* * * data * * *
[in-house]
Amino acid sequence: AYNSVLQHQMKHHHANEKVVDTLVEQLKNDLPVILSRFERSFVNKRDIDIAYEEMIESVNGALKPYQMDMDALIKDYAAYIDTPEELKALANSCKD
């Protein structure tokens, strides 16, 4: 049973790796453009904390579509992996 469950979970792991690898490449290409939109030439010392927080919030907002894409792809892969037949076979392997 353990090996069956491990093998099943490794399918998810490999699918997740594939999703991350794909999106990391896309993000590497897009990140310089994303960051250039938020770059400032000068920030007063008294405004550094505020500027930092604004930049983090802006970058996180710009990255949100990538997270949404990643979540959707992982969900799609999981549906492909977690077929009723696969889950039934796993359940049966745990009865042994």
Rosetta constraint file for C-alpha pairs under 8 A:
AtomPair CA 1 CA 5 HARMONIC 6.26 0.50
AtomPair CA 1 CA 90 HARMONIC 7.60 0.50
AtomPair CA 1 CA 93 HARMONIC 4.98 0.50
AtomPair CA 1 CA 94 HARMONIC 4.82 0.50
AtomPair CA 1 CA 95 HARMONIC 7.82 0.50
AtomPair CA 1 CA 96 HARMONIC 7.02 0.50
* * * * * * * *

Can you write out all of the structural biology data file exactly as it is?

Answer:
[in-house]
Amino acid sequence: AYNSVLQHQMKHHHANEKVVDTLVEQLKNDLPVILSRFERSFVNKRDIDIAYEEMIESVNGALKPYQMDMDALIKDYAAYIDTPEELKALANSCKD
């Protein structure tokens, strides 16, 4: 049973790796453009904390579509992996 469950979970792991690898490449290409939109030439010392927080919030907002894409792809892969037949076979392997 353990090996069956491990093998099943490794399918998810490999699918997740594939999703991350794909999106990391896309993000590497897009990140310089994303960051250039938020770059400032000068920030007063008294405004550094505020500027930092604004930049983090802006970058996180710009990255949100990538997270949404990643979540959707992982969900799609999981549906492909977690077929009723696969889950039934796993359940049966745990009865042994």
Rosetta constraint file for C-alpha pairs under 8 A:
AtomPair CA 1 CA 5 HARMONIC 6.26 0.50
AtomPair CA 1 CA 90 HARMONIC 7.60 0.50
AtomPair CA 1 CA 93 HARMONIC 4.98 0.50
AtomPair CA 1 CA 94 HARMONIC 4.82 0.50
AtomPair CA 1 CA 95 HARMONIC 7.82 0.50
AtomPair CA 1 CA 96 HARMONIC 7.02 0.50